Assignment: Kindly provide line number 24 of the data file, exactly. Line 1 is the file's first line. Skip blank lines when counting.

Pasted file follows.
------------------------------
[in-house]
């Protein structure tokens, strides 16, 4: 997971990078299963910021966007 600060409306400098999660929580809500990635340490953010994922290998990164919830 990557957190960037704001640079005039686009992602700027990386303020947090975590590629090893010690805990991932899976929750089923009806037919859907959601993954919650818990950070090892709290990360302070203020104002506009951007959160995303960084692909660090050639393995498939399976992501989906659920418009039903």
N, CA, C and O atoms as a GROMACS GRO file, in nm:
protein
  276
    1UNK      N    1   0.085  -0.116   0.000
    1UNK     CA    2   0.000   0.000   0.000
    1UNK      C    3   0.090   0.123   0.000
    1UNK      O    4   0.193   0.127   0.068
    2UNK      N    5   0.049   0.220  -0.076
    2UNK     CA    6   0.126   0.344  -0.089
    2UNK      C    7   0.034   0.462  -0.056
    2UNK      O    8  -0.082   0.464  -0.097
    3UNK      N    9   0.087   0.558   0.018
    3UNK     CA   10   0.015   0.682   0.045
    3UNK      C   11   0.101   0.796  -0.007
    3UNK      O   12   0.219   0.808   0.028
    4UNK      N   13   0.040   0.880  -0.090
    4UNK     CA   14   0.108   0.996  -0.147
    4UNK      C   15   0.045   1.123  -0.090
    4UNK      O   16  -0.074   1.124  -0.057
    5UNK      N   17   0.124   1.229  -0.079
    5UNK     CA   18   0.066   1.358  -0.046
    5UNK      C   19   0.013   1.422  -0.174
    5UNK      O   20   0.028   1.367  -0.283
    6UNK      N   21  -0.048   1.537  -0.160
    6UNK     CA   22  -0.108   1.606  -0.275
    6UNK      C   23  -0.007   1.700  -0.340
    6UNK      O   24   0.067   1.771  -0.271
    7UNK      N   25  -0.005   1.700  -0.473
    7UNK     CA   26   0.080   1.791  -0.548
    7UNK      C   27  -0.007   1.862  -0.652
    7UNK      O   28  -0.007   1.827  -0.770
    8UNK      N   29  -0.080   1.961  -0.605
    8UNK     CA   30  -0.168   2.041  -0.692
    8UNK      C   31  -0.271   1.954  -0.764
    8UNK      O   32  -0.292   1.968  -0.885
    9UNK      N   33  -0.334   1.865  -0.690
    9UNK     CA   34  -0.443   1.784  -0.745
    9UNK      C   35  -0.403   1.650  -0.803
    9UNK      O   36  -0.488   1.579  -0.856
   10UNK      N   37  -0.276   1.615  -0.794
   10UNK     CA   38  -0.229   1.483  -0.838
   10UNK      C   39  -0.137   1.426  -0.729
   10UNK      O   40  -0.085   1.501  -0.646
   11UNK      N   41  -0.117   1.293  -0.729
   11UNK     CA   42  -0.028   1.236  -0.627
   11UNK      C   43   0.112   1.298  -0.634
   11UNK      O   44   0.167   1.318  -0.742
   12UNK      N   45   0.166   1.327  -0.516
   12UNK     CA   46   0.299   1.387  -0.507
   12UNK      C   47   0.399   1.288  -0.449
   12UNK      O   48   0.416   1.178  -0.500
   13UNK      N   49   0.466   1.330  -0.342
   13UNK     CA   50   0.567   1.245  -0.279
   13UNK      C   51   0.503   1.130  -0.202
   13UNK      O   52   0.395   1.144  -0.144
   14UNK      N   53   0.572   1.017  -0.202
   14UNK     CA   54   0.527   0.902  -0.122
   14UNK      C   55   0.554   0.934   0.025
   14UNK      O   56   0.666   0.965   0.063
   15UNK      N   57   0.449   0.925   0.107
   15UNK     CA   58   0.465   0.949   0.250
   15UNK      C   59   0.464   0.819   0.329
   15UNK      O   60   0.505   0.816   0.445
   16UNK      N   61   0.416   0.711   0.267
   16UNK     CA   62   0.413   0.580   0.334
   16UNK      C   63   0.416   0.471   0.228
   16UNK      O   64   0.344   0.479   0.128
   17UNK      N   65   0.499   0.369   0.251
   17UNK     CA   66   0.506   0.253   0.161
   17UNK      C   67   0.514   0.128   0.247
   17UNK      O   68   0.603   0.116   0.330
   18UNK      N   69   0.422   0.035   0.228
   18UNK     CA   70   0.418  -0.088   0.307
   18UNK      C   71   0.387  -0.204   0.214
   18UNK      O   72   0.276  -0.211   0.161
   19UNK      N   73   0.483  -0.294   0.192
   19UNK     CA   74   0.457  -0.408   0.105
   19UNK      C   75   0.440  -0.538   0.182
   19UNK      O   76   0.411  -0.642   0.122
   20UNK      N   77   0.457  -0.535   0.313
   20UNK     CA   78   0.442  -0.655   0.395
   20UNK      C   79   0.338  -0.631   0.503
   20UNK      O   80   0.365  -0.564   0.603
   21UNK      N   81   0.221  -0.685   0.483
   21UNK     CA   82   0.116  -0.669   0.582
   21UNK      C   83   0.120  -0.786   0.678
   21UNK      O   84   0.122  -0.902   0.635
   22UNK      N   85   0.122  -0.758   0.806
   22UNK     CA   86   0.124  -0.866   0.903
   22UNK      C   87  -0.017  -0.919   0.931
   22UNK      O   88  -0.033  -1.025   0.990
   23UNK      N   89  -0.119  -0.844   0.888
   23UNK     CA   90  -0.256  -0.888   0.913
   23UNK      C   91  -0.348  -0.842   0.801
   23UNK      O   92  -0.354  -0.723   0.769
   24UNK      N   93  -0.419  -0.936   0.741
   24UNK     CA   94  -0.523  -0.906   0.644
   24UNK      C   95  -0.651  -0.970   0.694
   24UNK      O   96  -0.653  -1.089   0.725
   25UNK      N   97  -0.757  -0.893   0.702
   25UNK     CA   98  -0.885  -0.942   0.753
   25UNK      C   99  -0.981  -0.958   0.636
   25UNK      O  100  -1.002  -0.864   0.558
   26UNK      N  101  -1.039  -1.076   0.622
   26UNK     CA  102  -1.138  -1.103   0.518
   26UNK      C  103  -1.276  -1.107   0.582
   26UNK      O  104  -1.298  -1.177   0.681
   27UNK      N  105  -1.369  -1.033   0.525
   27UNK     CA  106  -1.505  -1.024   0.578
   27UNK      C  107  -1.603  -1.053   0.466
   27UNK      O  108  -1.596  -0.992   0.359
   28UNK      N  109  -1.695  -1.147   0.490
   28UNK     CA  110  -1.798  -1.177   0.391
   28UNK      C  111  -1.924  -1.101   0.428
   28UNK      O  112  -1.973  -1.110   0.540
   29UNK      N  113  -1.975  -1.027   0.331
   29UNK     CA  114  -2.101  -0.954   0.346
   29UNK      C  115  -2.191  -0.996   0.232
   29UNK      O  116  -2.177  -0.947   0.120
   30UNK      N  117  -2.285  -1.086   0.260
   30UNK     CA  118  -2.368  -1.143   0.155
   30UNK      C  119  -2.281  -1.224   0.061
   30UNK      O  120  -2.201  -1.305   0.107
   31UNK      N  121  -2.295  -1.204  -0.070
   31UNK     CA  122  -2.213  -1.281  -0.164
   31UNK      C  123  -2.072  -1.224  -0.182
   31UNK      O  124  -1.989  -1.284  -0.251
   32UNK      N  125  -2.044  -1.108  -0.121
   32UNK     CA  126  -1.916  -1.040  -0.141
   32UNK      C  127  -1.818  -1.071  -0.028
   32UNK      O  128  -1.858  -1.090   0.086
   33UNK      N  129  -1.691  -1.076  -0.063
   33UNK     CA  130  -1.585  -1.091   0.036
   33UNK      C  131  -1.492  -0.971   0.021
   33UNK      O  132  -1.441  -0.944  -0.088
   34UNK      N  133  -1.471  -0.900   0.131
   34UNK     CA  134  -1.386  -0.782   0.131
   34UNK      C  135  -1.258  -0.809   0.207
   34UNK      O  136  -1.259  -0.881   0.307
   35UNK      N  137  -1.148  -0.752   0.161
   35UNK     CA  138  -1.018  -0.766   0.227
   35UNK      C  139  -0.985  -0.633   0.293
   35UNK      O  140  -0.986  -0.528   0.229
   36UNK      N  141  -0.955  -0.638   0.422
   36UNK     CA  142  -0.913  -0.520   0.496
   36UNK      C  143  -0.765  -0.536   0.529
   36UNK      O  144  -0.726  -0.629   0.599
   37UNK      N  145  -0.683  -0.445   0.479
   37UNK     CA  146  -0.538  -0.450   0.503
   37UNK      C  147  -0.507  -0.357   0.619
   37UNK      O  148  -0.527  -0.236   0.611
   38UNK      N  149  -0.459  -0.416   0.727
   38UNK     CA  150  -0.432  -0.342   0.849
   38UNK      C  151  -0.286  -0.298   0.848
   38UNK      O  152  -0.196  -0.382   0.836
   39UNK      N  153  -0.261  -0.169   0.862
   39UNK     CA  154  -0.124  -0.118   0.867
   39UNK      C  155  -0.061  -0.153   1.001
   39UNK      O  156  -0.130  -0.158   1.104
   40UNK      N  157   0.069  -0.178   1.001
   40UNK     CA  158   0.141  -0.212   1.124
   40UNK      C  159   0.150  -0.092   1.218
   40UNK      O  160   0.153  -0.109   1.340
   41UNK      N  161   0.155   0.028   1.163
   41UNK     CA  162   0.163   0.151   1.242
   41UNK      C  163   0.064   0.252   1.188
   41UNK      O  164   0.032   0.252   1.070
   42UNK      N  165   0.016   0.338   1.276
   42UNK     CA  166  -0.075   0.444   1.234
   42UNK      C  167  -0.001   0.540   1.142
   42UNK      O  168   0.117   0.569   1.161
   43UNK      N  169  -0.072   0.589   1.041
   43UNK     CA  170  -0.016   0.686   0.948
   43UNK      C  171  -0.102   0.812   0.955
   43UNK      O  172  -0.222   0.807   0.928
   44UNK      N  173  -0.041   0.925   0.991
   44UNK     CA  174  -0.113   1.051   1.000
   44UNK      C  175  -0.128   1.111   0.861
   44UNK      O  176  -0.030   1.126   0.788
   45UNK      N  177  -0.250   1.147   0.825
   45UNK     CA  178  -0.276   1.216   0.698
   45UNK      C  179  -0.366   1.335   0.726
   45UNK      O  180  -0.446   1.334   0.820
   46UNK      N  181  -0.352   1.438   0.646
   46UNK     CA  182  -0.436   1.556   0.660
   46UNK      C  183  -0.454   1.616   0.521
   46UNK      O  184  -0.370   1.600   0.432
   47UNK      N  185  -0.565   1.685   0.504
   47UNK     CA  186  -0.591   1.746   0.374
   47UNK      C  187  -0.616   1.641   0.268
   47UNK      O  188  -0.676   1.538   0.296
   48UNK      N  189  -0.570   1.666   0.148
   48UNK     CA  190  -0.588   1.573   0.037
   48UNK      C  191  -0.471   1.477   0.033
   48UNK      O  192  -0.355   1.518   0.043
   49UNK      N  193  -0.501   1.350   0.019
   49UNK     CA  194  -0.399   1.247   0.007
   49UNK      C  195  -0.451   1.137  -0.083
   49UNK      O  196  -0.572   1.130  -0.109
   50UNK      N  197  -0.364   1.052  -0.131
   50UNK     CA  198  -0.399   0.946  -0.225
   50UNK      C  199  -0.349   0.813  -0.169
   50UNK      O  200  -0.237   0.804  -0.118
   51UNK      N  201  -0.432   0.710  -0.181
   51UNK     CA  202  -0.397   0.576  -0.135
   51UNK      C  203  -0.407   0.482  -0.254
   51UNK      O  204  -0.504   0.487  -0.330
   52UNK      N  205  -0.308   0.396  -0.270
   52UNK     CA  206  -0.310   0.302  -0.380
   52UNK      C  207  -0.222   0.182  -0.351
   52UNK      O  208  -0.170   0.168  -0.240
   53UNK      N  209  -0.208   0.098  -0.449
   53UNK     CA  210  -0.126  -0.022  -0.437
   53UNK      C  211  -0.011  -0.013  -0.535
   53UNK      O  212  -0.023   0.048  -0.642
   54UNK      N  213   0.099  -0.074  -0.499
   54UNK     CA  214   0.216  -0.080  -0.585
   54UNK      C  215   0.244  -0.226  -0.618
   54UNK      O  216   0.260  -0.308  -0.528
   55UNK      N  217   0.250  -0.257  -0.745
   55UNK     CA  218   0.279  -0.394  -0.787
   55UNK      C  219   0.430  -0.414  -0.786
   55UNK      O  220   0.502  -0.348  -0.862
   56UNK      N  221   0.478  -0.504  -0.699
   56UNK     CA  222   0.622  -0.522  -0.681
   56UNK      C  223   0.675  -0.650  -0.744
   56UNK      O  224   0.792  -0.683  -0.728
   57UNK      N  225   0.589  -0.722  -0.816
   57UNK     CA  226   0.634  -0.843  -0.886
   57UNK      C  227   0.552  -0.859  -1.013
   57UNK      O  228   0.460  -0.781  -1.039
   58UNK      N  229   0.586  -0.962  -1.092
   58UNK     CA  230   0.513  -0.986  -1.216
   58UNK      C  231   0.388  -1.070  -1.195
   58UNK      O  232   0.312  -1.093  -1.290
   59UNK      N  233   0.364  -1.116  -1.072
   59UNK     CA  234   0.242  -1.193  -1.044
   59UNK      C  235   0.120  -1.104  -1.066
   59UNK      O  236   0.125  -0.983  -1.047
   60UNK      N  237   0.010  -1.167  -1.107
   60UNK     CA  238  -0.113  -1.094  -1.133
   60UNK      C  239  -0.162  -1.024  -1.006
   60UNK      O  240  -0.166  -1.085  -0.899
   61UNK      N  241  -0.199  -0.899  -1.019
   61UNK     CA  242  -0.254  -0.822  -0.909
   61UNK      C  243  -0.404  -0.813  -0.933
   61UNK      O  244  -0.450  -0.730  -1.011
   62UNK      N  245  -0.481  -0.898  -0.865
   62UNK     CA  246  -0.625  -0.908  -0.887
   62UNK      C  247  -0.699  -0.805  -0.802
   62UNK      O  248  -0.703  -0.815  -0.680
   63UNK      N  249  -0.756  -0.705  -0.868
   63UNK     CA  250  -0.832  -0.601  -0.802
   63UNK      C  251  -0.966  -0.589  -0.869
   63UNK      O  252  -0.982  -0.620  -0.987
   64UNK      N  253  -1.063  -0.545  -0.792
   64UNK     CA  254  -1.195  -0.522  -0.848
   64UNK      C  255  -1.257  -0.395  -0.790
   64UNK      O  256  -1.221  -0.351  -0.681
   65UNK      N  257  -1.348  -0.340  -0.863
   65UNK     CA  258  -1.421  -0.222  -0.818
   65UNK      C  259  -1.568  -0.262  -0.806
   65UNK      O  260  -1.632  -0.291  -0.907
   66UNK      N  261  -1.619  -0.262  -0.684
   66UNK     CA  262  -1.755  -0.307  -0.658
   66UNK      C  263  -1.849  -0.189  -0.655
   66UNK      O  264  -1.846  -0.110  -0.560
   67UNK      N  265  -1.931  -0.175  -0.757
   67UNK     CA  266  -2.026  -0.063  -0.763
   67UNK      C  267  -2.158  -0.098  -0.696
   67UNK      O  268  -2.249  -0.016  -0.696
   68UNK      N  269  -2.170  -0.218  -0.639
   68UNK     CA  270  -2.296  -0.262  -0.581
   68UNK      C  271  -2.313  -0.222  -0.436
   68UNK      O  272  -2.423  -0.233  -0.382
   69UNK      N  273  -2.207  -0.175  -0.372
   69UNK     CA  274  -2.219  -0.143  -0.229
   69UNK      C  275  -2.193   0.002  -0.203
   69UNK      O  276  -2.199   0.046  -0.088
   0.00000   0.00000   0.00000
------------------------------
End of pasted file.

    5UNK      C   19   0.013   1.422  -0.174